Many foreign language  teachers use video tools such as YouTube to show a real life example rather than having students just look at  the printed word from the textbook.  For example, a Spanish teacher may show a YouTube video of people at a hospital emergency room in the target country, have their students identify the basic emergency room vocabulary, and, then, have the students role play an emergency room  conversation based on watching the video with no sound.  The static textbook  tool cannot duplicate the  actions of real people from a video tool.

Many modern language teachers incorporate outside readings or current cultural events that are not in the textbook.  The textbook chapter done in December may deal with common foods but not with  foods unique to the cultural celebrations  that occur in  the target language country at that time. Students who only use a textbook  tool  could go through the whole year without ever learning about the current  celebrations / activities in  the target language country.

Many foreign  teachers  try to engage their students in conversations that go beyond the limited ones in the textbook. The teachers may use  the tools of objects (authentic cultural items from the target country),  pictures from the target language area, video clips,  prompted conversations, current school topics, etc. to promote conversation.  When students move from just asking or answering textbook questions about a topic to engaging in interactive, highly responsive conversations through other conversation prompting tools, they improve their speaking.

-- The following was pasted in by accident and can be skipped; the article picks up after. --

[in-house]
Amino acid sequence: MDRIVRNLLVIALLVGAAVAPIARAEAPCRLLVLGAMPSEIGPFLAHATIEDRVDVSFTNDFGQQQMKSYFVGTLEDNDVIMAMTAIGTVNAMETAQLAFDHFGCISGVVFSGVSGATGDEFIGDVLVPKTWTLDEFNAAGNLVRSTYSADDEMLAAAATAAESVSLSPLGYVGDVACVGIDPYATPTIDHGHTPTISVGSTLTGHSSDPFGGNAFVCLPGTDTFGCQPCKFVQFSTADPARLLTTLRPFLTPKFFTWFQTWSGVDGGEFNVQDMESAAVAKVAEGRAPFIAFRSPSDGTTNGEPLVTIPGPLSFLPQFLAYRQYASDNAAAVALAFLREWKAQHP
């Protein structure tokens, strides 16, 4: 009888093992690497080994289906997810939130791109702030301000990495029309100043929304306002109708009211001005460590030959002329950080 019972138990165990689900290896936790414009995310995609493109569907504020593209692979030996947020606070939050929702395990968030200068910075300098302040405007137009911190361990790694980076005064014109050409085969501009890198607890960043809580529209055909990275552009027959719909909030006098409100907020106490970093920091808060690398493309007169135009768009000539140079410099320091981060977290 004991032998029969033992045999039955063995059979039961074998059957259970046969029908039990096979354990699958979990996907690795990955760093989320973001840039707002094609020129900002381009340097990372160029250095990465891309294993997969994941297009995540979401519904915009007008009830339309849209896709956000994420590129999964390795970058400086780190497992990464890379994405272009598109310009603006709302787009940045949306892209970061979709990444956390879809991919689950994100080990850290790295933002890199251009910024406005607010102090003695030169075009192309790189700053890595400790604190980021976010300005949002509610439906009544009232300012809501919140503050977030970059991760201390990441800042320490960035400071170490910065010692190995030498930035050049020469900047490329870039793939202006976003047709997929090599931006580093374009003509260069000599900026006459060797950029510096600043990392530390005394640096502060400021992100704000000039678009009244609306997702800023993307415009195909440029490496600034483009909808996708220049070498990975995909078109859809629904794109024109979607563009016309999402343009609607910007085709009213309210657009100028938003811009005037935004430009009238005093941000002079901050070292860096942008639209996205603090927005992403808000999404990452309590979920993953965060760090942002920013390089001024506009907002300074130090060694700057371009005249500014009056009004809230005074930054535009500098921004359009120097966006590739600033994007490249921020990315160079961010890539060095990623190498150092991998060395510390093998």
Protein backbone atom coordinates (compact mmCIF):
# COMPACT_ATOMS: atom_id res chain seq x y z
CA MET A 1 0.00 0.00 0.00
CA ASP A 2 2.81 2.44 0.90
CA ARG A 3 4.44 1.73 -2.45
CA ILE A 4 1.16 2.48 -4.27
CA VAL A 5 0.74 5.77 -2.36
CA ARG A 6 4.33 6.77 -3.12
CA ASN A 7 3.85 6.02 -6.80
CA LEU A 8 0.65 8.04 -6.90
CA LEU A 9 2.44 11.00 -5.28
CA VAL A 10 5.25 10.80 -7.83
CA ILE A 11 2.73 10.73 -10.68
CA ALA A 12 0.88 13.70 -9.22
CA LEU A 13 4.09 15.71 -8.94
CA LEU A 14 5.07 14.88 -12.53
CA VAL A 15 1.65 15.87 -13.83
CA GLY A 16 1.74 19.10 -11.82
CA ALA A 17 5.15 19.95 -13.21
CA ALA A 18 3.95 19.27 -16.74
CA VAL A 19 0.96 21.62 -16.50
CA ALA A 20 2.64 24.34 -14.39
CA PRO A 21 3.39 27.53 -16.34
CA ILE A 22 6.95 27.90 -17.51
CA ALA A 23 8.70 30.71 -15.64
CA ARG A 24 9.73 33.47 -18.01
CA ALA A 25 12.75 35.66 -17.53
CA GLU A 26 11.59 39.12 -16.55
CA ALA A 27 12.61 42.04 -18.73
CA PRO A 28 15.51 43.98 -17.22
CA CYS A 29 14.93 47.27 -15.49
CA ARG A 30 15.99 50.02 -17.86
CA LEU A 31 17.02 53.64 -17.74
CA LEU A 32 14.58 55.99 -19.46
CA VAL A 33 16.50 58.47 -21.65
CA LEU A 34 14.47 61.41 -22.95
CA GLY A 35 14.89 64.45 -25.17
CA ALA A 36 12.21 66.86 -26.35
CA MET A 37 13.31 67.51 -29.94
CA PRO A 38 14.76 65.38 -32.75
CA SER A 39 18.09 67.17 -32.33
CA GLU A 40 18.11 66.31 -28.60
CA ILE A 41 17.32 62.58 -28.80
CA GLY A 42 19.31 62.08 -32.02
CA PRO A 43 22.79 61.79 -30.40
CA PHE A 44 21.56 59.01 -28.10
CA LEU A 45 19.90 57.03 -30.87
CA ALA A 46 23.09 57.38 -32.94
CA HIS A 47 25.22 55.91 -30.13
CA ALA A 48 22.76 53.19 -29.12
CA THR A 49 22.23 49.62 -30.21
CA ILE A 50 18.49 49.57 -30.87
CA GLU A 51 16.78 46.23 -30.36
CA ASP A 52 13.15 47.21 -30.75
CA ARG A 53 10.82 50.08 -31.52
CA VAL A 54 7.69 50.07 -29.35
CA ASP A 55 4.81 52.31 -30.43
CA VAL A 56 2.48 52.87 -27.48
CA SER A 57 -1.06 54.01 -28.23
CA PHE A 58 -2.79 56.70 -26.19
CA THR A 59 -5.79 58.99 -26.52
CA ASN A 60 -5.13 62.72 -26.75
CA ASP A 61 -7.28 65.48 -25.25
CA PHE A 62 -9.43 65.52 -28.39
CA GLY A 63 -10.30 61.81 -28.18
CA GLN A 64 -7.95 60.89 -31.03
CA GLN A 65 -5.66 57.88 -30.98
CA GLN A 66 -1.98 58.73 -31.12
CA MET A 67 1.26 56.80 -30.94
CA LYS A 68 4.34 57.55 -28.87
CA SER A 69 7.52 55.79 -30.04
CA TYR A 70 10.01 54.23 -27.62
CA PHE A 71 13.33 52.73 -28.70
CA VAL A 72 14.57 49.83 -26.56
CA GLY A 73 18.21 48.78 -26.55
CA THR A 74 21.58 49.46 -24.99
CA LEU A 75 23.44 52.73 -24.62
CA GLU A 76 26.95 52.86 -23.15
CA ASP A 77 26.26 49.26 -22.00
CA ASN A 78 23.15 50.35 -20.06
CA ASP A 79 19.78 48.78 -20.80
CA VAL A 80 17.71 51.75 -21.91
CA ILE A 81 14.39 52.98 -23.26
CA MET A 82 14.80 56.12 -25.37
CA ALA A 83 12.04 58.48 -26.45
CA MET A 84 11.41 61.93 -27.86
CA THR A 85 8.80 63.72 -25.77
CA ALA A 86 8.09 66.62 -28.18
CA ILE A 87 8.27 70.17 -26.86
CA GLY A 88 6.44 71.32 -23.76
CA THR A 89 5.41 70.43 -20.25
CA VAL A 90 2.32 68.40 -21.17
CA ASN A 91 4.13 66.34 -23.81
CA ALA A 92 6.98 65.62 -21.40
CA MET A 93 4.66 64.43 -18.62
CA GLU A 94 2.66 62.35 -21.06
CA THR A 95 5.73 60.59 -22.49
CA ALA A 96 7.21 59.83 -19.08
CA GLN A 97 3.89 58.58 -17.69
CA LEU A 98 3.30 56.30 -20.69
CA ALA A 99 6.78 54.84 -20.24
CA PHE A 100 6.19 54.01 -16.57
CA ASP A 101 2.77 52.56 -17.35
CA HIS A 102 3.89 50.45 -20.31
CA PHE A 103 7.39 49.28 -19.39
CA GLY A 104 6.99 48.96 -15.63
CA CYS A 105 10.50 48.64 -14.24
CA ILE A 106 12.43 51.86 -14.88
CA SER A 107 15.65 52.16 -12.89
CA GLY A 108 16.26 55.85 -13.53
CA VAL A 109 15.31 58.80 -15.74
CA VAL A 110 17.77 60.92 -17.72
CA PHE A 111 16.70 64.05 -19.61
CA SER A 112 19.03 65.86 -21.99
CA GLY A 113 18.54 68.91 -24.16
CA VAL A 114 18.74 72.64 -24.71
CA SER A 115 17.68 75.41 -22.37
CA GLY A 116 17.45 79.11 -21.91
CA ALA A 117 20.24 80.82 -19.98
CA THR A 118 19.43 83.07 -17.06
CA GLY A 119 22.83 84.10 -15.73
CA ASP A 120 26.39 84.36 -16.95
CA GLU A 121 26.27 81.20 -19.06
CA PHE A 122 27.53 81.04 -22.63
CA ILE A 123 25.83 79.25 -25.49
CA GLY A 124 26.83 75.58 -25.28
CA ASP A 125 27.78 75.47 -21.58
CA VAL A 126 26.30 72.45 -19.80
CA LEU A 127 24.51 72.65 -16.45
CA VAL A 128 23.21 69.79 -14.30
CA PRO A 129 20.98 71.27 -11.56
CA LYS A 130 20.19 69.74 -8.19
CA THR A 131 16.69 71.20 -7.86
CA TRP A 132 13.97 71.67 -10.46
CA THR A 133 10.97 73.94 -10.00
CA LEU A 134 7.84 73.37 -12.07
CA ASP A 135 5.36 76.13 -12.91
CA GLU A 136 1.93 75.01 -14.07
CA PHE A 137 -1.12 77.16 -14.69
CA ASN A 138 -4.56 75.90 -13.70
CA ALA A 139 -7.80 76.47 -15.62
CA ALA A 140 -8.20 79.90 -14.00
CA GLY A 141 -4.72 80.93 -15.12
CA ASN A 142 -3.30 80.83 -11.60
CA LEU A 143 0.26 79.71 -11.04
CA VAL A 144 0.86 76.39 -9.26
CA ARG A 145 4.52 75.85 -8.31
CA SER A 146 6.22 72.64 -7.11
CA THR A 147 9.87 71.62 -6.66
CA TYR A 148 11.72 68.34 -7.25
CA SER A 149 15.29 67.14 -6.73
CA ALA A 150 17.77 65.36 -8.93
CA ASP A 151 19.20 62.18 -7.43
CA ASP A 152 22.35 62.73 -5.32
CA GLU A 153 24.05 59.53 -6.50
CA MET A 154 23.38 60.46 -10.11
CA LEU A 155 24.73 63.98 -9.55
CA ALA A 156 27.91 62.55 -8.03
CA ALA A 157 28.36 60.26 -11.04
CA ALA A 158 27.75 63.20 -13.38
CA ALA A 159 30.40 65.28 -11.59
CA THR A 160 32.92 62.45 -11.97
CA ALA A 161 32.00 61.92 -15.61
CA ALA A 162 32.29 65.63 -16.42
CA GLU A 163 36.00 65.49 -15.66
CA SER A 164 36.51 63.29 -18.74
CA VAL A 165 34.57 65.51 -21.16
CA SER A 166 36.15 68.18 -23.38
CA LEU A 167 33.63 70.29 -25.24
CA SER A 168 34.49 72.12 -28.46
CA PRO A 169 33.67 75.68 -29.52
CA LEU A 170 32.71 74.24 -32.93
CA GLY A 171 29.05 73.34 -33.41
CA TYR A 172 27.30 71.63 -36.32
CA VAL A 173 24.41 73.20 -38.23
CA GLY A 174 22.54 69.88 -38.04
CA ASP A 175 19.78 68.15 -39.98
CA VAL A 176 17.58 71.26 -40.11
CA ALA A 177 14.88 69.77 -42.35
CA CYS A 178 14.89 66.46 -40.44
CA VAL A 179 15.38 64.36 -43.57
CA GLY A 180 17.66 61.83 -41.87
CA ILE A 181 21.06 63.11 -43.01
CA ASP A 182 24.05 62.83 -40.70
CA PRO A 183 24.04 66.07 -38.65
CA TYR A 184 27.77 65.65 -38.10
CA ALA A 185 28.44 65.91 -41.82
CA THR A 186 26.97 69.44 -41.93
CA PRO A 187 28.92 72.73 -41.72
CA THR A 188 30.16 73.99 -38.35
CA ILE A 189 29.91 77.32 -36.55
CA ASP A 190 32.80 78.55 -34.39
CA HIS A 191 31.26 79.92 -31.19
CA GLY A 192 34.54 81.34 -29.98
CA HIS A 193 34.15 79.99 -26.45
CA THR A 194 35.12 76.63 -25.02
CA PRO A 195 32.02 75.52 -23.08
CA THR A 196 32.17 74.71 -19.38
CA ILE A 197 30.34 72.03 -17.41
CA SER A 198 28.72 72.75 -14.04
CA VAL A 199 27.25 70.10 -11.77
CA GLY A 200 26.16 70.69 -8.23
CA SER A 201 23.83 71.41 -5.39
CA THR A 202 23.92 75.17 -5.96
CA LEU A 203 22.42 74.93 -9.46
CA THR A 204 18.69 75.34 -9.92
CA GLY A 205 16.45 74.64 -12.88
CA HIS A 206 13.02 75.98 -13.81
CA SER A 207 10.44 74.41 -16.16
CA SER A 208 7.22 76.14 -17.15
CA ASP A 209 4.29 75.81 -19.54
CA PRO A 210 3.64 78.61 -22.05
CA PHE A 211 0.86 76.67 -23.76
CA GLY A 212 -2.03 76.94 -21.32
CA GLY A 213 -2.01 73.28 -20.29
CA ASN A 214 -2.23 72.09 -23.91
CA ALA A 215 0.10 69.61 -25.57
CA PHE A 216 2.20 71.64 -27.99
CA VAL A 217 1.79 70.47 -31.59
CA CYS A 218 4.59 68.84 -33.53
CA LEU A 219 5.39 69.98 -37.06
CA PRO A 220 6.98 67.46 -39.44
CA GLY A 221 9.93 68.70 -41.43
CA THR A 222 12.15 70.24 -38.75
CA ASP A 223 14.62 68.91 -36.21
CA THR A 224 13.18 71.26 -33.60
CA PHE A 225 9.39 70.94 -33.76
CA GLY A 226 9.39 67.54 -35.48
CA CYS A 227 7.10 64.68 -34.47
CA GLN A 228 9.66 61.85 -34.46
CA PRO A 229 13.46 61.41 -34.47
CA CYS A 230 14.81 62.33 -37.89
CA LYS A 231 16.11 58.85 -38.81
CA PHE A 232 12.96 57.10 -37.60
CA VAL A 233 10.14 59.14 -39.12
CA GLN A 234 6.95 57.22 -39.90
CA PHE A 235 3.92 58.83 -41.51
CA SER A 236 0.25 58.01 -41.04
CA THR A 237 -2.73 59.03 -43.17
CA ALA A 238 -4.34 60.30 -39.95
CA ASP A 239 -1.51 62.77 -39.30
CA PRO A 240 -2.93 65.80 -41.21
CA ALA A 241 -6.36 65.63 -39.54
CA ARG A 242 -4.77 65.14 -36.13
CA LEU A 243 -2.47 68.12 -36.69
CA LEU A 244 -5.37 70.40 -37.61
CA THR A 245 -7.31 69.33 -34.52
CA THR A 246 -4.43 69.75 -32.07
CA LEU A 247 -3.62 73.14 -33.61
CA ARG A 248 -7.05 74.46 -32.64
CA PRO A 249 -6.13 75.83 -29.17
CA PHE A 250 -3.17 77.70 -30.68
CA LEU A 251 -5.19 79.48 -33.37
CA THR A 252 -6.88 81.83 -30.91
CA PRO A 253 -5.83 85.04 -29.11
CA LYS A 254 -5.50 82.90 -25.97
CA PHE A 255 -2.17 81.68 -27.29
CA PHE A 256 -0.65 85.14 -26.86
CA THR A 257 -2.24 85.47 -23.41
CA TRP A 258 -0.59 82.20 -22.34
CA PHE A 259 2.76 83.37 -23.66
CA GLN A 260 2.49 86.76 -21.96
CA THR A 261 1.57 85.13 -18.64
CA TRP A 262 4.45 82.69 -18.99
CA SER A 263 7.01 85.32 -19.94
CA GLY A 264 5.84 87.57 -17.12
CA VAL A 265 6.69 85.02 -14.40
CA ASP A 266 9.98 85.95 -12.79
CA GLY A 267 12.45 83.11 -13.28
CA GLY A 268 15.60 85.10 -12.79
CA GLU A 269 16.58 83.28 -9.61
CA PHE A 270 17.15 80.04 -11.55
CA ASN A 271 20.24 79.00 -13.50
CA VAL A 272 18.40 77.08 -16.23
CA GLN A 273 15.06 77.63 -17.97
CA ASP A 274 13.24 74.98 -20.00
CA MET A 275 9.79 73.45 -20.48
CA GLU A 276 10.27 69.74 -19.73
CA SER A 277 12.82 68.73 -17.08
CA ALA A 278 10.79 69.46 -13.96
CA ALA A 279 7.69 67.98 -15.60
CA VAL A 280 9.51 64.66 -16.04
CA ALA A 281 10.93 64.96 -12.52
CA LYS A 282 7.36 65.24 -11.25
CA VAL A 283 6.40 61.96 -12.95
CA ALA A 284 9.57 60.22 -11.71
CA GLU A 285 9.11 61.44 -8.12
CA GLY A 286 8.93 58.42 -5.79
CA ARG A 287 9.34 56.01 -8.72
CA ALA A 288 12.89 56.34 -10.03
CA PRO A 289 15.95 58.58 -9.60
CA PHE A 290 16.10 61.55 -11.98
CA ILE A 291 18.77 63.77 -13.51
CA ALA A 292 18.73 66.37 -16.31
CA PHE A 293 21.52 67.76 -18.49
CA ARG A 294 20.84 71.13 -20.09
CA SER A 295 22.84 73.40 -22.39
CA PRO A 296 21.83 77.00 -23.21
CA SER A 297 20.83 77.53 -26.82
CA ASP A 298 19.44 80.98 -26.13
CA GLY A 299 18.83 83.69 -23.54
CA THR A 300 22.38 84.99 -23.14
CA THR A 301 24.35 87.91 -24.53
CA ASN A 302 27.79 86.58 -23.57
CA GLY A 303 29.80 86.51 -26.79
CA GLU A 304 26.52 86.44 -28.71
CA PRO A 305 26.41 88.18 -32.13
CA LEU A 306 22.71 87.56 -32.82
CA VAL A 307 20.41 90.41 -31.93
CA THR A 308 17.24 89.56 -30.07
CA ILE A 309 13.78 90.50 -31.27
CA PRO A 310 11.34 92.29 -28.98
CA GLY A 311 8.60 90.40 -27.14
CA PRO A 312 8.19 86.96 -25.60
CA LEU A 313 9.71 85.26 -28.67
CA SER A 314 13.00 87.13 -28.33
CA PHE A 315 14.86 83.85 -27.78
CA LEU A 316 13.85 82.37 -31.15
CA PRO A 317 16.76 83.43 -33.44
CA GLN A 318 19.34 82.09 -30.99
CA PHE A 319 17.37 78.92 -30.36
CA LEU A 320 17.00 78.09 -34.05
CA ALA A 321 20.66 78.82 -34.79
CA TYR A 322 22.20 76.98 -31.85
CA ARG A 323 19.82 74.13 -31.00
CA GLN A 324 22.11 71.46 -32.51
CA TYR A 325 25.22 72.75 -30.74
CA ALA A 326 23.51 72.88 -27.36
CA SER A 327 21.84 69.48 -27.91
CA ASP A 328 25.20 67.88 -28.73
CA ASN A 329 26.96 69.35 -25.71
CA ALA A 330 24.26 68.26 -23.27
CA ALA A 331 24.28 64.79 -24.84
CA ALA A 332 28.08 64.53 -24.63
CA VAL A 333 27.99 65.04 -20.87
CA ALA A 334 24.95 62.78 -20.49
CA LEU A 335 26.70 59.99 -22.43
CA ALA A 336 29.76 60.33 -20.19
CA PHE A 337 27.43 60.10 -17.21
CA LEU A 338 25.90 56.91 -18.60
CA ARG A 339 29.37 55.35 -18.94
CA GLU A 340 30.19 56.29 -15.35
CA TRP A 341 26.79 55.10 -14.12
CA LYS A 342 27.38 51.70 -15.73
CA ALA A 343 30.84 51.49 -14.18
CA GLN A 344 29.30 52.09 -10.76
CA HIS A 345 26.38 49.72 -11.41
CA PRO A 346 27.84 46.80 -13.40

Do you use your modern language textbook as the only tool or as a tool? Do you have one resource, the textbook, or a variety of resources?

My Spanish spontaneous speaking activities (25+) includes Modified Speed Dating (Students ask partner a question from a card-whole class), Structured Speaking (Students substitute in or select words to communicate in pairs), Role Playing (Students talk as people in pictures or drawings from 2-4 people), Speaking Mats (Can talk using a wide variety of nouns, verbs and adjectives to express their ideas- pairs or small group), Spontaneous Speaking (based on visuals or topics in pairs), and Grammar speaking games (pairs or small group). Available for a nominal fee at Teacherspayteachers: I have a series of modern language visual stories (the beach, the city, school, etc.) for two students to role play; the restaurant role play involves four students. Can use in any language since there are just visuals, no words.

My book, Improving Foreign Language Speaking Through Formative Assessment, and my book, Formative Assessment, Responding to Students, are available at